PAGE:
It would be ineffective and hurtful for your friend to say, Don’t be stupid, it’s an objectively great restaurant—all the reviews online are positive, let’s just go. For you, it’s not about the reviews—it’s about what happened there. And the same could be said for your hypothetical friend—their excitement has more to do with the experiences and memories they had there than with anything else.

So remember that—disagreements are almost never actually about the facts. You can’t just resolve a disagreement by throwing facts at your audience: they know the facts, but they experience those facts differently. If you really want to work through a disagreement, you need to understand how your audience experiences those facts to understand why their opinion is different from yours.

You also need to be prepared to respect their experiences: it would be an act of supreme arrogance to write an argument telling people they’re wrong and stupid for disagreeing with your perspective. They surely have good reasons for their opinions, and those opinions are based in their experiences in the world. You don’t know their experience better than they do.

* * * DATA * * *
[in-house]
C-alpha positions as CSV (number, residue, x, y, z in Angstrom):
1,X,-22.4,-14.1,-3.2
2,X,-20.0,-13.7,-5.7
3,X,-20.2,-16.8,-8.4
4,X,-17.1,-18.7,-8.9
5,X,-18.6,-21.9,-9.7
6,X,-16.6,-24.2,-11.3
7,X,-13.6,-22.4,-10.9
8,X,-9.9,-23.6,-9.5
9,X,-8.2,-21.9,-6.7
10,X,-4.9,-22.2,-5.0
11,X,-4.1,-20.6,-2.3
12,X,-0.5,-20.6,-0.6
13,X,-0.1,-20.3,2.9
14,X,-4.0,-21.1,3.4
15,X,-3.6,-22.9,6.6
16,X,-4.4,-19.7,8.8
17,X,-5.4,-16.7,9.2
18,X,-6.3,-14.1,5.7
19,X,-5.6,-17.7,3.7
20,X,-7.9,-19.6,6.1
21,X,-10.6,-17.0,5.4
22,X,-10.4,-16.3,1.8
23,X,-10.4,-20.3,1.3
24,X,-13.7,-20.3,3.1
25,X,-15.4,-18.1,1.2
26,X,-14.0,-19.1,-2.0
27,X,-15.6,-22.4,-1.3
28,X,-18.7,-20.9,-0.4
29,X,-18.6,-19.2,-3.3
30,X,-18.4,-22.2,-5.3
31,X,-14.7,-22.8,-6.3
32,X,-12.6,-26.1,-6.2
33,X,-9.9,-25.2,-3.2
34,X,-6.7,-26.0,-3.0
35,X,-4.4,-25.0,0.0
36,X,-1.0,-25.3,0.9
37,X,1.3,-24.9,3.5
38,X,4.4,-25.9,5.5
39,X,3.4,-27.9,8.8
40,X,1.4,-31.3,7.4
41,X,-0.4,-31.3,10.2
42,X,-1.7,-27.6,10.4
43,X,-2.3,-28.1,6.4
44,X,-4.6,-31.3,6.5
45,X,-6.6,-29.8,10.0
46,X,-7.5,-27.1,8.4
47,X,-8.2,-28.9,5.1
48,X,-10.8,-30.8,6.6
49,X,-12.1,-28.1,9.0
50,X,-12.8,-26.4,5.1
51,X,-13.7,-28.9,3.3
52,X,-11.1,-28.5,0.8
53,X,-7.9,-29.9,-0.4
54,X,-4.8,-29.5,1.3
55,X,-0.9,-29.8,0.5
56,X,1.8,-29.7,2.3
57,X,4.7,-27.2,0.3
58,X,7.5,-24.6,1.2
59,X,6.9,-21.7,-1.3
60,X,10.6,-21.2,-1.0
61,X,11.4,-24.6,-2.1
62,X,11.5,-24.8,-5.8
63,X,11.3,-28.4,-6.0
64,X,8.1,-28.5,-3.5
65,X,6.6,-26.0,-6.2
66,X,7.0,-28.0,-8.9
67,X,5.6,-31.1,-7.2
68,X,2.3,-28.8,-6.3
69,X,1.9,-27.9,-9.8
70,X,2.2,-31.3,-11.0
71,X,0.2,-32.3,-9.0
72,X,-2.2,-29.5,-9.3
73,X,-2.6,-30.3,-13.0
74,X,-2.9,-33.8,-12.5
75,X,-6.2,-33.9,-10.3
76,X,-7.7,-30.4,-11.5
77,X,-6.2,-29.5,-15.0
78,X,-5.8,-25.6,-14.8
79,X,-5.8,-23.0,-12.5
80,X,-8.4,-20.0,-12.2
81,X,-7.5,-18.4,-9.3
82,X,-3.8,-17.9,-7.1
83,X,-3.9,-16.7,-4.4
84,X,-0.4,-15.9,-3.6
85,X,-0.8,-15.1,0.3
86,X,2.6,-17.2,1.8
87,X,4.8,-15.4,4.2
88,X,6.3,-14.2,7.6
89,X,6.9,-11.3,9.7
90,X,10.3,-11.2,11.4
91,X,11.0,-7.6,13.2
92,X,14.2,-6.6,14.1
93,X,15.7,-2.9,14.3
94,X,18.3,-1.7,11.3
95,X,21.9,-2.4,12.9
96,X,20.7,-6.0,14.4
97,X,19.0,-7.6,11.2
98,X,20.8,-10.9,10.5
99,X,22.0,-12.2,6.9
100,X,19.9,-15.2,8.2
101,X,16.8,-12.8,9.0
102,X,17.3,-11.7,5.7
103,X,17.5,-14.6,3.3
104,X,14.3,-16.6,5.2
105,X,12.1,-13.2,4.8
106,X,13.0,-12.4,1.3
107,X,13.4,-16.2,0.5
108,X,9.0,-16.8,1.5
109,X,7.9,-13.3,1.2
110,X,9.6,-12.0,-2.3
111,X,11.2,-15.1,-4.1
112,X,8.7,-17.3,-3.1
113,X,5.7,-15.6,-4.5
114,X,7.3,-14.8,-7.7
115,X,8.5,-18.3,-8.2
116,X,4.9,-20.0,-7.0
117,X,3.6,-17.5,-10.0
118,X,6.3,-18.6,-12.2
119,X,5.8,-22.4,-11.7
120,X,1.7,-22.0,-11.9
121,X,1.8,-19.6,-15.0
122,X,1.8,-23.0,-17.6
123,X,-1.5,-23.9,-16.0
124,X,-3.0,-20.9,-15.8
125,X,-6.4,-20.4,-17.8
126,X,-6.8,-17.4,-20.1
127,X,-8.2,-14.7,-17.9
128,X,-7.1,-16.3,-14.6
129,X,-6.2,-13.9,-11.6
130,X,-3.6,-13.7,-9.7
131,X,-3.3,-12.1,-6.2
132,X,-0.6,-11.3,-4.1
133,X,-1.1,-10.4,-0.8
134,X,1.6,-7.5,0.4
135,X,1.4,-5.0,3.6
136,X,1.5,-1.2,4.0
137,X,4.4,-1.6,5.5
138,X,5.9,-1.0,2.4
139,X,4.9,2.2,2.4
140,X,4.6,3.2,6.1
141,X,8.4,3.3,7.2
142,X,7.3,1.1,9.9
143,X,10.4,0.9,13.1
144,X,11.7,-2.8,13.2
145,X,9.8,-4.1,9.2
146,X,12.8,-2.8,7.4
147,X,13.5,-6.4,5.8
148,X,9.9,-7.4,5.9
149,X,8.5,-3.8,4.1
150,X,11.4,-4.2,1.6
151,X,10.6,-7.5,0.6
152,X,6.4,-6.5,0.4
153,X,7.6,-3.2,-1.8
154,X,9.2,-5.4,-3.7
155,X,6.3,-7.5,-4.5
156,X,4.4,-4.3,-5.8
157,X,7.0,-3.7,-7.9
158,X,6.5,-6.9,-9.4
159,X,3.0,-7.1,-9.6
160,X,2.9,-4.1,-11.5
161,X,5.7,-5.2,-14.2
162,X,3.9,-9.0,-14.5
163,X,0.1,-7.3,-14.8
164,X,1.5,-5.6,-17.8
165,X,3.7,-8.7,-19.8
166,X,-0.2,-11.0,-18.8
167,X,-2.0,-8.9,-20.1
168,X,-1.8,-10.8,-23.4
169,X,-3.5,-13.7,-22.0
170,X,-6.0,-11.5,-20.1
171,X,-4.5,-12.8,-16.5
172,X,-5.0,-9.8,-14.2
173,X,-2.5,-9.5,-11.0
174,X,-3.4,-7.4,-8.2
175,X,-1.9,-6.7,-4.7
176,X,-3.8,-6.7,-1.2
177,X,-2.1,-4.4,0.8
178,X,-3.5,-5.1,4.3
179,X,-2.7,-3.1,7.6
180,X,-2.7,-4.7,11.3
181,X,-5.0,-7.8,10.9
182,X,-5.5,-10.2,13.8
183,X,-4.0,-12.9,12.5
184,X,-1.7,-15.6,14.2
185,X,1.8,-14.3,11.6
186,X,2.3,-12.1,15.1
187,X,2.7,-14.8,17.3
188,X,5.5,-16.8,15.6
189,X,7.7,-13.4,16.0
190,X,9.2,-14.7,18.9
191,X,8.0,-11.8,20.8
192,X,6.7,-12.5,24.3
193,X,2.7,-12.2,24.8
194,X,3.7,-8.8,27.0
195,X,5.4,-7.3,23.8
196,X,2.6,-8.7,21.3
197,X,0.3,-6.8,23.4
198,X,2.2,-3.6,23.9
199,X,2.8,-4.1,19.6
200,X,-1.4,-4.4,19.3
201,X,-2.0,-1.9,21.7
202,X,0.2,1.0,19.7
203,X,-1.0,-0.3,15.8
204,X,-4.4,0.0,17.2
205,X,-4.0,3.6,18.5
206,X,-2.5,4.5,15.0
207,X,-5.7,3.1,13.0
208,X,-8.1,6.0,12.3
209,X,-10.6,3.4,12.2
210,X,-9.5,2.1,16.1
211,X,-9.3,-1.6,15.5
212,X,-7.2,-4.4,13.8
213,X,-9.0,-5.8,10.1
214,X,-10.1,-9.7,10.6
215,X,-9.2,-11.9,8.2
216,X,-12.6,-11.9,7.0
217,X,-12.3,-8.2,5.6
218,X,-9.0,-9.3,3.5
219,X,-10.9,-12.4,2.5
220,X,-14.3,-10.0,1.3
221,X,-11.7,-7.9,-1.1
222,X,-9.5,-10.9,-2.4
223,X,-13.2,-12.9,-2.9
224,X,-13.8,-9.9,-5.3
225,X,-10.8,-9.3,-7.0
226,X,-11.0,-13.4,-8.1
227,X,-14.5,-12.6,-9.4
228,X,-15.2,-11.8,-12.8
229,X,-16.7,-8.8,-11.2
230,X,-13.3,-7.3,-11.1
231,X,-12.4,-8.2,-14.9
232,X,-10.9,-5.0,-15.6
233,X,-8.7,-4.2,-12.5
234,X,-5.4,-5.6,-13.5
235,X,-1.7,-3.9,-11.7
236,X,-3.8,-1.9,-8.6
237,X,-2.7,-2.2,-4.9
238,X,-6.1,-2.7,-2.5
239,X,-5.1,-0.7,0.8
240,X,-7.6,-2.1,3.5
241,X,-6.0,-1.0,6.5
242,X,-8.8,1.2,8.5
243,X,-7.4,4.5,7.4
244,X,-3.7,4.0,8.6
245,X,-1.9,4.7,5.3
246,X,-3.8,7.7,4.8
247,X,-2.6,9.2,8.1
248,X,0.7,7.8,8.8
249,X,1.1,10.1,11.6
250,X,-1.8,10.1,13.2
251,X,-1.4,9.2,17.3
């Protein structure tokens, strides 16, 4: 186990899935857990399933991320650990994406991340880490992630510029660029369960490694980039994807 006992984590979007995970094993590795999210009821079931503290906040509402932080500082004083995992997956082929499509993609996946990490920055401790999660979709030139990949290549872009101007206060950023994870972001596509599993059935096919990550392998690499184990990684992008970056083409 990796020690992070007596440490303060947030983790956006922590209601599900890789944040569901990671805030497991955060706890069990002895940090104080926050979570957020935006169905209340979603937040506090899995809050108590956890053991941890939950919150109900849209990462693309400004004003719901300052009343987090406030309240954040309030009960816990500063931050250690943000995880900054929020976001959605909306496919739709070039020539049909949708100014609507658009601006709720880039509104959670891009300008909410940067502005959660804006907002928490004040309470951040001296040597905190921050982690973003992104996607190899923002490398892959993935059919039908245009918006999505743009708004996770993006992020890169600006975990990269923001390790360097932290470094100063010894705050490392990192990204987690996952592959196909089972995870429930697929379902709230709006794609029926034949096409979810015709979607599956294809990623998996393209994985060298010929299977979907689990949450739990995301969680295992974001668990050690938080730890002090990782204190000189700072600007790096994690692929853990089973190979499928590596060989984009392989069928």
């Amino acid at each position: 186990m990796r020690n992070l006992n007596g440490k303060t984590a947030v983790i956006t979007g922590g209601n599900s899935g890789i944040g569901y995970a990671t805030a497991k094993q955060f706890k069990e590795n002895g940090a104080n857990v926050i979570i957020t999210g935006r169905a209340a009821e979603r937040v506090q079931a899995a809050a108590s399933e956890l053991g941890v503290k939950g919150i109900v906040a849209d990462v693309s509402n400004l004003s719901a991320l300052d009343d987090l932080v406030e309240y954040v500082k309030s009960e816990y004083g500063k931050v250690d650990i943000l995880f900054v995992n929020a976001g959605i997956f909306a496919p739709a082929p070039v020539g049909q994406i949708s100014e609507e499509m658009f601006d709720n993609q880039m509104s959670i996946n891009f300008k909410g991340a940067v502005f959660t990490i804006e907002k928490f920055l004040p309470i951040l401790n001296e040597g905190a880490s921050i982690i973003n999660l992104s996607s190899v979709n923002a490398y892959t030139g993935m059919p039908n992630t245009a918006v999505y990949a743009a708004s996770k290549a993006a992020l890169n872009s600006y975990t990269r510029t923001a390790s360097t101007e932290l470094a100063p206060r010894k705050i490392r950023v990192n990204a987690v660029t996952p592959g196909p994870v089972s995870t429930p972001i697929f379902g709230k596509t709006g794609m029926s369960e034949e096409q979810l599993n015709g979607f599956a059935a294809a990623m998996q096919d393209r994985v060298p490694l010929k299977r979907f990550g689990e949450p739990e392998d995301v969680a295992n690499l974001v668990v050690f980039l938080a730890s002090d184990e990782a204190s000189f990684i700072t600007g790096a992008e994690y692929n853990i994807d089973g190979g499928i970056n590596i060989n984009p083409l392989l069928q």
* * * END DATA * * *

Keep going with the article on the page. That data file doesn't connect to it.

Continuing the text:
So start by understanding where your audience is coming from—and then decide how you can get them on the same page while still respecting them and their experiences. Otherwise, they’re not going to listen.

Principle 3: A Different Opinion is Not Necessarily a Wrong Opinion—Just a Different One

Have you ever spent much time looking at those maps that show the different words that people use across the United States? Maybe you’re a person who says pop while another says soda—or maybe you’re someone who calls every carbonated soft drink coke. While people across the country have different words for the same thing; nobody could seriously say that any of those words is wrong. If you’re a pop person and someone asks for a soda, you don’t wrinkle up your nose and tell them they’re using the wrong word. Chocolate cake is the wrong word for a fizzy drink—soda is just a different word for a fizzy drink.

By and large, the kinds of things we disagree about are not matters of absolute right and wrong, even if we like to act like they are. And that’s important to remember because it keeps things in perspective. The people who disagree with you aren’t evil monsters who cling to falsehood and manipulate the weak. They’re just people who have lived different lives, have different experiences, and, consequently, hold different opinions.

Now, to say that different opinions are just different is not to say that all opinions are equally good. Some are probably better than others: if we didn’t think some ideas were better, we wouldn’t try to get people on the same page, and we wouldn’t need rhetoric. We would just let people do whatever they want. When I say that different opinions are just different, I don’t mean that any attempt at persuading someone is a waste of time.